As a researcher, I am interested in how working-class communities deploy literacy and engage in rhetorical acts beyond traditional learning spaces. My dissertation, “Literacy and Labor: Archives, Networks, and History in Working-Class Communities,” explores how self-generated community literacy projects can lead to social and political change. My dissertation brings together multiple methods and practices, including archival curation and research, interviews, and grounded theory. My dissertation demonstrates how grassroots communities provide the field with an expanded vision of literacy and public writing.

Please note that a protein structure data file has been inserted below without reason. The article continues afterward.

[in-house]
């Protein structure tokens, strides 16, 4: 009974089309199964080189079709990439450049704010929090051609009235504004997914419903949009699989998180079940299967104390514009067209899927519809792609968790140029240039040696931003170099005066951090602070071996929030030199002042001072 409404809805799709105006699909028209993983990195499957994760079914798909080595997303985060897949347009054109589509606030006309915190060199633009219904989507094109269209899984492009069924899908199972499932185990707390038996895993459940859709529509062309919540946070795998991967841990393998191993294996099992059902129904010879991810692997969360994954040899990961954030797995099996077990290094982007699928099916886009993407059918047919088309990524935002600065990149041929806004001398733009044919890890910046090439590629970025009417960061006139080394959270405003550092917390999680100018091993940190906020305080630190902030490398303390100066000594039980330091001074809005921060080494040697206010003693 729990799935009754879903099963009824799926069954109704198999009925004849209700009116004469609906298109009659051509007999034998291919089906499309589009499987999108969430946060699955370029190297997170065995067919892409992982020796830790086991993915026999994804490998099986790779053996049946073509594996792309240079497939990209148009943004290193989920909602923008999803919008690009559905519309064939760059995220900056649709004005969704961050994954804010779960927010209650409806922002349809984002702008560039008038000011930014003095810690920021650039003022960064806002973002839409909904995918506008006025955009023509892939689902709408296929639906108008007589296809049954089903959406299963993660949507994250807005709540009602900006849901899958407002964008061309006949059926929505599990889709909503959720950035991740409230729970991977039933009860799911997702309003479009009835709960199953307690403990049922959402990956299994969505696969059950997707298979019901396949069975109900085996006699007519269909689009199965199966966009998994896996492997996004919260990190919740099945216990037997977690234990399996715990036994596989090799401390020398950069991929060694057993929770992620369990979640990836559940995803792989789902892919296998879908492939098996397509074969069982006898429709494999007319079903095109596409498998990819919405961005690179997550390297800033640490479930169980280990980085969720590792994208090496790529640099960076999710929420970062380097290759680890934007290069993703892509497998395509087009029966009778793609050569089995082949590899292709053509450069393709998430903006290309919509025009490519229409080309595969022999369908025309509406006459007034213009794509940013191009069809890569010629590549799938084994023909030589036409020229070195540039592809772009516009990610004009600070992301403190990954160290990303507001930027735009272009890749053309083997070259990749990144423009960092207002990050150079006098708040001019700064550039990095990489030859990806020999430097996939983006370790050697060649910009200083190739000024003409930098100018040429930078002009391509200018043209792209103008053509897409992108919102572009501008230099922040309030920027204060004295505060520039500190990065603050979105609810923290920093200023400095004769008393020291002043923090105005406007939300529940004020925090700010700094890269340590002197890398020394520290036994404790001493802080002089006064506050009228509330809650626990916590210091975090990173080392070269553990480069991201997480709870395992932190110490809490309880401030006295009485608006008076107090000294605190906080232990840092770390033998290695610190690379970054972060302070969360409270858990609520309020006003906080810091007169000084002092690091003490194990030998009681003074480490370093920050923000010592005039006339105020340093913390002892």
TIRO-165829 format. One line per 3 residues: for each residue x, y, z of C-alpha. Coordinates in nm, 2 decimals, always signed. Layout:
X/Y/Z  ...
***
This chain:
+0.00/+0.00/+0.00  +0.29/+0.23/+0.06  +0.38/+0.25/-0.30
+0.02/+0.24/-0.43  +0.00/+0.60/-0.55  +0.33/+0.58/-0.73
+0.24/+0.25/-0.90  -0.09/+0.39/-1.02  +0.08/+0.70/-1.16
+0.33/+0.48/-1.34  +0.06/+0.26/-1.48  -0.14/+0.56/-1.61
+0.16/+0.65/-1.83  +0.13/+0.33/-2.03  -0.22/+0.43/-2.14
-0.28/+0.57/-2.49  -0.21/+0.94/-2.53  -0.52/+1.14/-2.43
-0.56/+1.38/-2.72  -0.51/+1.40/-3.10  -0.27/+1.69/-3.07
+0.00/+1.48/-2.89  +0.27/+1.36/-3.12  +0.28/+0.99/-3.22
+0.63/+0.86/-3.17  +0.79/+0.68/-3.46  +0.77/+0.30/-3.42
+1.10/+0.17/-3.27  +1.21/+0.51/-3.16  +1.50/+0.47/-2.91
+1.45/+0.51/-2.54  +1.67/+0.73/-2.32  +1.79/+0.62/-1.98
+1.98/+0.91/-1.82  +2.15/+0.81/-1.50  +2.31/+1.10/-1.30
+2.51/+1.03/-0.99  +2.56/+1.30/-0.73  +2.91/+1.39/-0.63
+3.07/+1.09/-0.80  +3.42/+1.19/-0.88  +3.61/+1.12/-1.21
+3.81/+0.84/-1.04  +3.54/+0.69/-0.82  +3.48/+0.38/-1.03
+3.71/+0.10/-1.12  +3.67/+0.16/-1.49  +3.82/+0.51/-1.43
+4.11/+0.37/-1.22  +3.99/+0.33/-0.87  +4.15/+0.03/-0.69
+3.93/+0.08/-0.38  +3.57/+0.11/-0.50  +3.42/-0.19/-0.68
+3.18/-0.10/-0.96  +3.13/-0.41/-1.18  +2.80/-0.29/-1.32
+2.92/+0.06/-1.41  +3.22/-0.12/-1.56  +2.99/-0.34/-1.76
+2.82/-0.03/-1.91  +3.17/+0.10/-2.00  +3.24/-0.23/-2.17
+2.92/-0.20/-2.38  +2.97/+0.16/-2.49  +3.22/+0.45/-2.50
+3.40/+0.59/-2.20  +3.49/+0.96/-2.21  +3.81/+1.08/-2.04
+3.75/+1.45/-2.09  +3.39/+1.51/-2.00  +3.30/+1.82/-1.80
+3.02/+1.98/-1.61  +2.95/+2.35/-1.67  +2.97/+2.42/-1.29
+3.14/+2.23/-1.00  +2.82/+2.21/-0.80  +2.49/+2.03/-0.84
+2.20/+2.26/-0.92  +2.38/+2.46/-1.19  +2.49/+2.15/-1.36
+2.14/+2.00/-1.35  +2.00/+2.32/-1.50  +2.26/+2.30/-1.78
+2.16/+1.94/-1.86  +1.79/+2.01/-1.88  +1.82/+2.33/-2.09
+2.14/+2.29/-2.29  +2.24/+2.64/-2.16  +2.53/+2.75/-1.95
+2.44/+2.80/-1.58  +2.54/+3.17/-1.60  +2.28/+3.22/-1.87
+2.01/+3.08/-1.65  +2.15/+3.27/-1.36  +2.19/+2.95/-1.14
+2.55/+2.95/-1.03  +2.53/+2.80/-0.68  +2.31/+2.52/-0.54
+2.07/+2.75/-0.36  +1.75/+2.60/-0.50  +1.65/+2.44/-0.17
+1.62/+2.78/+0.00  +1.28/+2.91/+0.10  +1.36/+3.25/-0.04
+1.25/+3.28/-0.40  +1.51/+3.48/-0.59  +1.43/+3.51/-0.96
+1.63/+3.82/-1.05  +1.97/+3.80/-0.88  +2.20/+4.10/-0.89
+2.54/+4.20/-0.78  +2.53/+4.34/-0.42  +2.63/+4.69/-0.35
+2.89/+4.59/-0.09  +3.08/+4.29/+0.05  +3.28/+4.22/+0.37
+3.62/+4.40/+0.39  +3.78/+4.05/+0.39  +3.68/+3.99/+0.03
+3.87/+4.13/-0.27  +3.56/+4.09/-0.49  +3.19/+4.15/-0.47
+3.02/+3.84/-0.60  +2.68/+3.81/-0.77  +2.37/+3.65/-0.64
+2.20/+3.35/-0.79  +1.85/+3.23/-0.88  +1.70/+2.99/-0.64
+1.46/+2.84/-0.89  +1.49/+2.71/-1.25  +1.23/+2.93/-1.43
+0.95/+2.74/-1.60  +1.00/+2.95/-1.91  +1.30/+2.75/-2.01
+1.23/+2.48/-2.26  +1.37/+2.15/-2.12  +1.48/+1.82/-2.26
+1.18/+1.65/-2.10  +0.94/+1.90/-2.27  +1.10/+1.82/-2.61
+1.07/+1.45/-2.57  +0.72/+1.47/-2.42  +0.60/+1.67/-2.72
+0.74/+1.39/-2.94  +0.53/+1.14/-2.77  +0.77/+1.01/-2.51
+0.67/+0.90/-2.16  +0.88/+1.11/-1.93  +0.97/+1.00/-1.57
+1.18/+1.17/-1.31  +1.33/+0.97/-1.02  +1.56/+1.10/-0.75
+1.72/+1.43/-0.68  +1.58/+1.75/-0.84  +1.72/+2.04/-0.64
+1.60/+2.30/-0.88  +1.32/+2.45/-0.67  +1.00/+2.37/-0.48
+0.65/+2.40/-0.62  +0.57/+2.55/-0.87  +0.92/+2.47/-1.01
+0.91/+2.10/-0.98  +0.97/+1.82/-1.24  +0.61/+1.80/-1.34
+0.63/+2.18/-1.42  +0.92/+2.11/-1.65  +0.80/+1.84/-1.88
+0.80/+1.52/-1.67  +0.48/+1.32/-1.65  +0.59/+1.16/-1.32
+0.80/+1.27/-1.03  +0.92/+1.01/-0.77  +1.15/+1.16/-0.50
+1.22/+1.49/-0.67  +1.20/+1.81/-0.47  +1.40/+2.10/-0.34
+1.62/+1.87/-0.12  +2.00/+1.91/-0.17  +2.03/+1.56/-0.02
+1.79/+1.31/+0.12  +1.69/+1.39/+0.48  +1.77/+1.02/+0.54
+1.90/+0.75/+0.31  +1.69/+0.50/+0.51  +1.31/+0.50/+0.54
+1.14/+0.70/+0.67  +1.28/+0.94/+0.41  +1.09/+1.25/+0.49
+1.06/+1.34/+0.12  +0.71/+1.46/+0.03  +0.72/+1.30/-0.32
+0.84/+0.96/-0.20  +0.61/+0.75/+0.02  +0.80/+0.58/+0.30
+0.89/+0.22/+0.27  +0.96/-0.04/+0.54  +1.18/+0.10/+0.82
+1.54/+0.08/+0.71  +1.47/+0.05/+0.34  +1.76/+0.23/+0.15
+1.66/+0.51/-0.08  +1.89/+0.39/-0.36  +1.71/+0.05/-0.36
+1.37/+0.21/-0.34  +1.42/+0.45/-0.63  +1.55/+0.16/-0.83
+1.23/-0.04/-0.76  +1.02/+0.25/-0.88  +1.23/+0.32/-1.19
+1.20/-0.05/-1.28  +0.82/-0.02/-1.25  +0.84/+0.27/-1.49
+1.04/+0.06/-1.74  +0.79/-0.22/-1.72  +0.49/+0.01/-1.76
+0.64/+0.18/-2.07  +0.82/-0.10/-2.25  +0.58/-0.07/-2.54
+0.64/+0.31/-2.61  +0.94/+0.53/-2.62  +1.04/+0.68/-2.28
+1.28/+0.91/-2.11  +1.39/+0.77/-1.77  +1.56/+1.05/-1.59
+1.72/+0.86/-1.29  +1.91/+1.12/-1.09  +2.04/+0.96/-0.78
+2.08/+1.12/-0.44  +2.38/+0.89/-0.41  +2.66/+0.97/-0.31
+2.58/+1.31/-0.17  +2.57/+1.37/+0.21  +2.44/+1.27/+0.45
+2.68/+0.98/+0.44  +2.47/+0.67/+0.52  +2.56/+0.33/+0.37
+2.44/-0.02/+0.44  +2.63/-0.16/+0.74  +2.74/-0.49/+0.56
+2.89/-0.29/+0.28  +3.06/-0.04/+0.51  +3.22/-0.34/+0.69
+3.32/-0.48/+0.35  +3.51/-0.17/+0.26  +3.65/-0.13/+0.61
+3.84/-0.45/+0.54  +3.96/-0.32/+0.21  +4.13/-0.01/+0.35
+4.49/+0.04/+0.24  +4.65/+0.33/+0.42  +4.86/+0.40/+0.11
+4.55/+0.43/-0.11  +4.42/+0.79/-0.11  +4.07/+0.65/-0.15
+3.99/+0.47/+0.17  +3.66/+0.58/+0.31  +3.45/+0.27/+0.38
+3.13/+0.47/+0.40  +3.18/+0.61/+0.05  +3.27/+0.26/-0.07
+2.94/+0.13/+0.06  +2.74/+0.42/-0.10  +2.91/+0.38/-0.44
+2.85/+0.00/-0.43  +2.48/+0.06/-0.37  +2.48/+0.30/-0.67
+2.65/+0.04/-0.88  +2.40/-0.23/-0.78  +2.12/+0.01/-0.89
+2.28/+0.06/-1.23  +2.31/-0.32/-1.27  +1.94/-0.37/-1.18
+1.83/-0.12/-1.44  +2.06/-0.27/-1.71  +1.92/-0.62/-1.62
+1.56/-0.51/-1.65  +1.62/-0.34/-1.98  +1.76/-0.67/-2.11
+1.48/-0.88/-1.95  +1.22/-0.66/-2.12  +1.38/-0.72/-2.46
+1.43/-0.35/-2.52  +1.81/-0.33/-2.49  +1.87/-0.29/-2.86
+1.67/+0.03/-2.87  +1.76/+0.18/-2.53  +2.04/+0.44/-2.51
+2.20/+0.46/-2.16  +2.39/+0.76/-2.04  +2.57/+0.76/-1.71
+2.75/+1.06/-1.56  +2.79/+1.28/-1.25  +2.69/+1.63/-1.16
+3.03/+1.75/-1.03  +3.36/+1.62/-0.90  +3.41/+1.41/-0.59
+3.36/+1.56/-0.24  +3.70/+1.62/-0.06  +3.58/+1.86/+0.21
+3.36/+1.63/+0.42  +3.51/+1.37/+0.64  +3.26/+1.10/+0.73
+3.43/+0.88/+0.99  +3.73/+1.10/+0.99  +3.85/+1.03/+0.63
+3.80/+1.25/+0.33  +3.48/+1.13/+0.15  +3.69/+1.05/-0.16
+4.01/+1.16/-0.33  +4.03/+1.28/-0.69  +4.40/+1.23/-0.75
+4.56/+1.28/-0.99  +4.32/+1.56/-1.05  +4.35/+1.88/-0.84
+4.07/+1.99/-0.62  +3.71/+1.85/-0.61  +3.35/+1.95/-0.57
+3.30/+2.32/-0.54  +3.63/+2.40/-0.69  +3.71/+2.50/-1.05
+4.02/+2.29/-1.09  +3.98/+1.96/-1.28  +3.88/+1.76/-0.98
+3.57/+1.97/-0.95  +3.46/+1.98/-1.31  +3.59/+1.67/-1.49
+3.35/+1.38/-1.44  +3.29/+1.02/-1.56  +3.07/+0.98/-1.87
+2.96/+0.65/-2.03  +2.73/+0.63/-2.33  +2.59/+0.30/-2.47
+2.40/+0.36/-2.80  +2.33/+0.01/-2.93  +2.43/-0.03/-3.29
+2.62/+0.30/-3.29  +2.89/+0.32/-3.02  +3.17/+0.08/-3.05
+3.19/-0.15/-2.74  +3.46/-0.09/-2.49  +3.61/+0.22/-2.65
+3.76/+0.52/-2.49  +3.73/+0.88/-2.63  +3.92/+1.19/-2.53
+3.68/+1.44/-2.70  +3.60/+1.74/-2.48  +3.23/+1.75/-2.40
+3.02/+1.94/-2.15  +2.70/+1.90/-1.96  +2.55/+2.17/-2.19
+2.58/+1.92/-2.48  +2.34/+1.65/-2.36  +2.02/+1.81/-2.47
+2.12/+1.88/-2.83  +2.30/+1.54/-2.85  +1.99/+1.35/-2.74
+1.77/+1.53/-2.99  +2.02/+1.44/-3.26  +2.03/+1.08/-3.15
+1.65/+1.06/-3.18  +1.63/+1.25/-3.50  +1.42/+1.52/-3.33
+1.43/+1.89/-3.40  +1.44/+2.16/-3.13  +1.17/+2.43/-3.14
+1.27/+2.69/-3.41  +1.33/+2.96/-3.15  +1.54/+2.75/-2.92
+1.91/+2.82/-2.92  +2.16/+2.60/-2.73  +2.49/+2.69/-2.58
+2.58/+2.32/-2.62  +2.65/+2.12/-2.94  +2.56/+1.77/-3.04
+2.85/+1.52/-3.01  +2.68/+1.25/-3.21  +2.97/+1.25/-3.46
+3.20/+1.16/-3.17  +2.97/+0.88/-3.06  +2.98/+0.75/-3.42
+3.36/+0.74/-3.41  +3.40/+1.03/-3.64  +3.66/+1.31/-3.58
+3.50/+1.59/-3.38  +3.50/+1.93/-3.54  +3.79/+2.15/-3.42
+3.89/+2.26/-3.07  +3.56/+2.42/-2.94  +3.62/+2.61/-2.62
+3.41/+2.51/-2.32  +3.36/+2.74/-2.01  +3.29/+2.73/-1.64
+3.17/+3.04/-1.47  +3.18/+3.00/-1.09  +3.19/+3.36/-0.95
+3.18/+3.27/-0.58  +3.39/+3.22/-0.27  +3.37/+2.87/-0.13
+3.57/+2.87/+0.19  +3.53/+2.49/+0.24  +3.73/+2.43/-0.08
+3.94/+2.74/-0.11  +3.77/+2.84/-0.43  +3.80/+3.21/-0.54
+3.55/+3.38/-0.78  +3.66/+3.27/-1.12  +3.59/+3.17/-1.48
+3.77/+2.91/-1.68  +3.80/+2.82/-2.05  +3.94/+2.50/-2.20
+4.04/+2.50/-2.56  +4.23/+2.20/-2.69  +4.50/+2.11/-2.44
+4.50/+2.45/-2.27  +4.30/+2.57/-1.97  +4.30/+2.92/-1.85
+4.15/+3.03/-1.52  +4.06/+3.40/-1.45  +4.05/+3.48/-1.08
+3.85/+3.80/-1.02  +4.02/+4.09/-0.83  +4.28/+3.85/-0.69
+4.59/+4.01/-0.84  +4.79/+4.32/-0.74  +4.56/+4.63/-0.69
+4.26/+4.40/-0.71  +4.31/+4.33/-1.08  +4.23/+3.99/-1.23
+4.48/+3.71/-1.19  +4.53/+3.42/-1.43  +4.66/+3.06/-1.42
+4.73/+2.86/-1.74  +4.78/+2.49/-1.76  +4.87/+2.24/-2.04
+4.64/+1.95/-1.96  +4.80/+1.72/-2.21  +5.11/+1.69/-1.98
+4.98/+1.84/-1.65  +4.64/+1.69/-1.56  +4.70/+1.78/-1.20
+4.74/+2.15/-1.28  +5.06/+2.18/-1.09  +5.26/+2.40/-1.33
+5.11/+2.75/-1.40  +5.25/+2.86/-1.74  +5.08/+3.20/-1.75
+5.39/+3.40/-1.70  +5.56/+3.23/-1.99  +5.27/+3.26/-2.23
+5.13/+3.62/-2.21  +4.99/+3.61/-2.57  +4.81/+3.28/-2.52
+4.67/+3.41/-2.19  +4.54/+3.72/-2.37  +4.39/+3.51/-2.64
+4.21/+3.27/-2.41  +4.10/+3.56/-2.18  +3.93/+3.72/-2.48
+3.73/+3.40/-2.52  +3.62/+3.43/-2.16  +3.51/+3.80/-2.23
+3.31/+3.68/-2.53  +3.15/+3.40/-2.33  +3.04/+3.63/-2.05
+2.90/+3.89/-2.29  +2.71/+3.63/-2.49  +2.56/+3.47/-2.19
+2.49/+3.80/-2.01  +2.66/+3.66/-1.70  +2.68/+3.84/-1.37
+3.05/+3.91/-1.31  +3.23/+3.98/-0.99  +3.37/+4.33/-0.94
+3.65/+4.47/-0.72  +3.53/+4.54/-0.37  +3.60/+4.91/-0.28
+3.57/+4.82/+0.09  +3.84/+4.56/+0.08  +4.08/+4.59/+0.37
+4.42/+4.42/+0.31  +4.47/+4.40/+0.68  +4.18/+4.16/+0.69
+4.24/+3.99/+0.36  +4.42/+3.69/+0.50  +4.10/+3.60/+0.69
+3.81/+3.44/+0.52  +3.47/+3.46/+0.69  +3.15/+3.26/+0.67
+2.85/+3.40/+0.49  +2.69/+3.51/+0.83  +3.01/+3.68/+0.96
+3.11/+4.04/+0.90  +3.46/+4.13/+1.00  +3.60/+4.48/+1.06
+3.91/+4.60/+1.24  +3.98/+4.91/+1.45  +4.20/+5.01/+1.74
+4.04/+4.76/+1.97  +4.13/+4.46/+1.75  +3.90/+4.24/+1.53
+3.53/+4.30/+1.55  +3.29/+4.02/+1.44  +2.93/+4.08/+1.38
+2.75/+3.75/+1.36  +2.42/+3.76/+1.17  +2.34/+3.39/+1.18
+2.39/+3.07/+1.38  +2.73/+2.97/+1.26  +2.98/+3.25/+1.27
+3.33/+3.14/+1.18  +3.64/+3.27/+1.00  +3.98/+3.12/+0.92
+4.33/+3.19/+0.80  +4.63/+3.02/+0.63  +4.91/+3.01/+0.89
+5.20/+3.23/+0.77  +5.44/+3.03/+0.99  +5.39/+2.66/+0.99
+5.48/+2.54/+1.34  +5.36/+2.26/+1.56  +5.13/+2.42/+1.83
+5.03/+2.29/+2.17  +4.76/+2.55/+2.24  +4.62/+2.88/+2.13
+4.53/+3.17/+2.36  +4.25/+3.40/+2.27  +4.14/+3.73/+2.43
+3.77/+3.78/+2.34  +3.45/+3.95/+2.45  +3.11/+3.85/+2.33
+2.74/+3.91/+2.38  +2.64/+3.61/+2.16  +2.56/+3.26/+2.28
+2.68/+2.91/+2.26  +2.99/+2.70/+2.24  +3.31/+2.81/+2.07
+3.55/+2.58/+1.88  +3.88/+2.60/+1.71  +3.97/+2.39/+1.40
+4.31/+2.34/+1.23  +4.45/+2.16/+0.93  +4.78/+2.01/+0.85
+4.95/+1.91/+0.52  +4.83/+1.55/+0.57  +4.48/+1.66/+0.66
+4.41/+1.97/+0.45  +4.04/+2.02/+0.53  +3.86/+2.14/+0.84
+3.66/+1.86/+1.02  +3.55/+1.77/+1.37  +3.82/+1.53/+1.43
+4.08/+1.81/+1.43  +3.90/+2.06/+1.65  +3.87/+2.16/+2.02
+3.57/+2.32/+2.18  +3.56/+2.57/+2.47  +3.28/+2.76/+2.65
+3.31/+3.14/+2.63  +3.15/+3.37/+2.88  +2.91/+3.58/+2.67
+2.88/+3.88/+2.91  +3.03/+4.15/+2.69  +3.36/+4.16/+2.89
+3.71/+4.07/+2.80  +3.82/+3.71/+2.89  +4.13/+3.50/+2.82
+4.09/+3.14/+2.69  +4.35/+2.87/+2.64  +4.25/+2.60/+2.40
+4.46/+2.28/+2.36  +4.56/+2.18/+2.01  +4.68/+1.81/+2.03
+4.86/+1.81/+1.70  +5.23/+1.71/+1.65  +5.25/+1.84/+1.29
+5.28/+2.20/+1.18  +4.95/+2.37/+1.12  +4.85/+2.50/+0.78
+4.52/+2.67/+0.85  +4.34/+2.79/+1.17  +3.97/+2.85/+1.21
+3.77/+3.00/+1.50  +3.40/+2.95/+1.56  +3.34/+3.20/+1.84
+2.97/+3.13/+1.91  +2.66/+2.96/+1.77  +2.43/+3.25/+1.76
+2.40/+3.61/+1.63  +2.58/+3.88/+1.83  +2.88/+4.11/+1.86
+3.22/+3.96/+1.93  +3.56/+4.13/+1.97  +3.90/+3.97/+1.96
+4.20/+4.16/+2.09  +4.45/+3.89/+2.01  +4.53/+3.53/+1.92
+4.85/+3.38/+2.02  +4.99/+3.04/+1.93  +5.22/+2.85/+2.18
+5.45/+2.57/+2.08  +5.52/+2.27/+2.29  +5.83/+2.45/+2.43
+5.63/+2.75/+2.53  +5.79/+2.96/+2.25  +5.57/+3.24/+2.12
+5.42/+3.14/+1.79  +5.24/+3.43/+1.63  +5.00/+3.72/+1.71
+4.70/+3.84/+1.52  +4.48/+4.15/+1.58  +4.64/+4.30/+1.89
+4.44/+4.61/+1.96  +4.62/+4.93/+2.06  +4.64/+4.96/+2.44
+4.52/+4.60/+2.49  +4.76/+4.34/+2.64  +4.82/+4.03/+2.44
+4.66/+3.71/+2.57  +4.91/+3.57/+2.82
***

To do this work, I am part of an international alliance of scholars, archivists and community members, working to create print and digital archives of The Federation of Worker Writers and Community Publishers (FWWCP or FED), a network that existed between 1976-2007 and self-published thousands of texts focused on working-class life, immigrant experience, educational development, mental health, etc. Since beginning this work, I have been involved with developing a taxonomy for the collection, sorting over 4,000 texts, and indexing of over 1,800 of the FWWCP’s publications.
Below are images documenting the beginnings of this archive, housed at London Metropolitan University, as well as some FWWCP members who have influenced this work. Other images show the beginning of a dual print archive begun at Syracuse University.